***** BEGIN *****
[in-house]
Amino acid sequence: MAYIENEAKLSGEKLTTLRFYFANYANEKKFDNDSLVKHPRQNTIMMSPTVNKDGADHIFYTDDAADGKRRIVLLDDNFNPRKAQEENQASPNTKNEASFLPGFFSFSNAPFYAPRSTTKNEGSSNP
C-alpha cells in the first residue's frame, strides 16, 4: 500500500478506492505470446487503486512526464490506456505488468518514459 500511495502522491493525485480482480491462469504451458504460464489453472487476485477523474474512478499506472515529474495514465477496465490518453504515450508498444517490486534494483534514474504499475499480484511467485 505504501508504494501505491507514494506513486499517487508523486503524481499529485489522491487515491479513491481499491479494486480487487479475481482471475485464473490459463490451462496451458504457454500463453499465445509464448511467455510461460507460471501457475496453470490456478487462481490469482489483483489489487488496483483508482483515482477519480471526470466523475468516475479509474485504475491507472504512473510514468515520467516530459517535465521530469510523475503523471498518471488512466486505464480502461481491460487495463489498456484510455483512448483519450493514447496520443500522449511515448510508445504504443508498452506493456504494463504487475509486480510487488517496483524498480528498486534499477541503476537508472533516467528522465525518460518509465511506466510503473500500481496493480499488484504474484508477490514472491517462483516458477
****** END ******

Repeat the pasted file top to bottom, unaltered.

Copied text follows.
[in-house]
Amino acid sequence: MAYIENEAKLSGEKLTTLRFYFANYANEKKFDNDSLVKHPRQNTIMMSPTVNKDGADHIFYTDDAADGKRRIVLLDDNFNPRKAQEENQASPNTKNEASFLPGFFSFSNAPFYAPRSTTKNEGSSNP
C-alpha cells in the first residue's frame, strides 16, 4: 500500500478506492505470446487503486512526464490506456505488468518514459 500511495502522491493525485480482480491462469504451458504460464489453472487476485477523474474512478499506472515529474495514465477496465490518453504515450508498444517490486534494483534514474504499475499480484511467485 505504501508504494501505491507514494506513486499517487508523486503524481499529485489522491487515491479513491481499491479494486480487487479475481482471475485464473490459463490451462496451458504457454500463453499465445509464448511467455510461460507460471501457475496453470490456478487462481490469482489483483489489487488496483483508482483515482477519480471526470466523475468516475479509474485504475491507472504512473510514468515520467516530459517535465521530469510523475503523471498518471488512466486505464480502461481491460487495463489498456484510455483512448483519450493514447496520443500522449511515448510508445504504443508498452506493456504494463504487475509486480510487488517496483524498480528498486534499477541503476537508472533516467528522465525518460518509465511506466510503473500500481496493480499488484504474484508477490514472491517462483516458477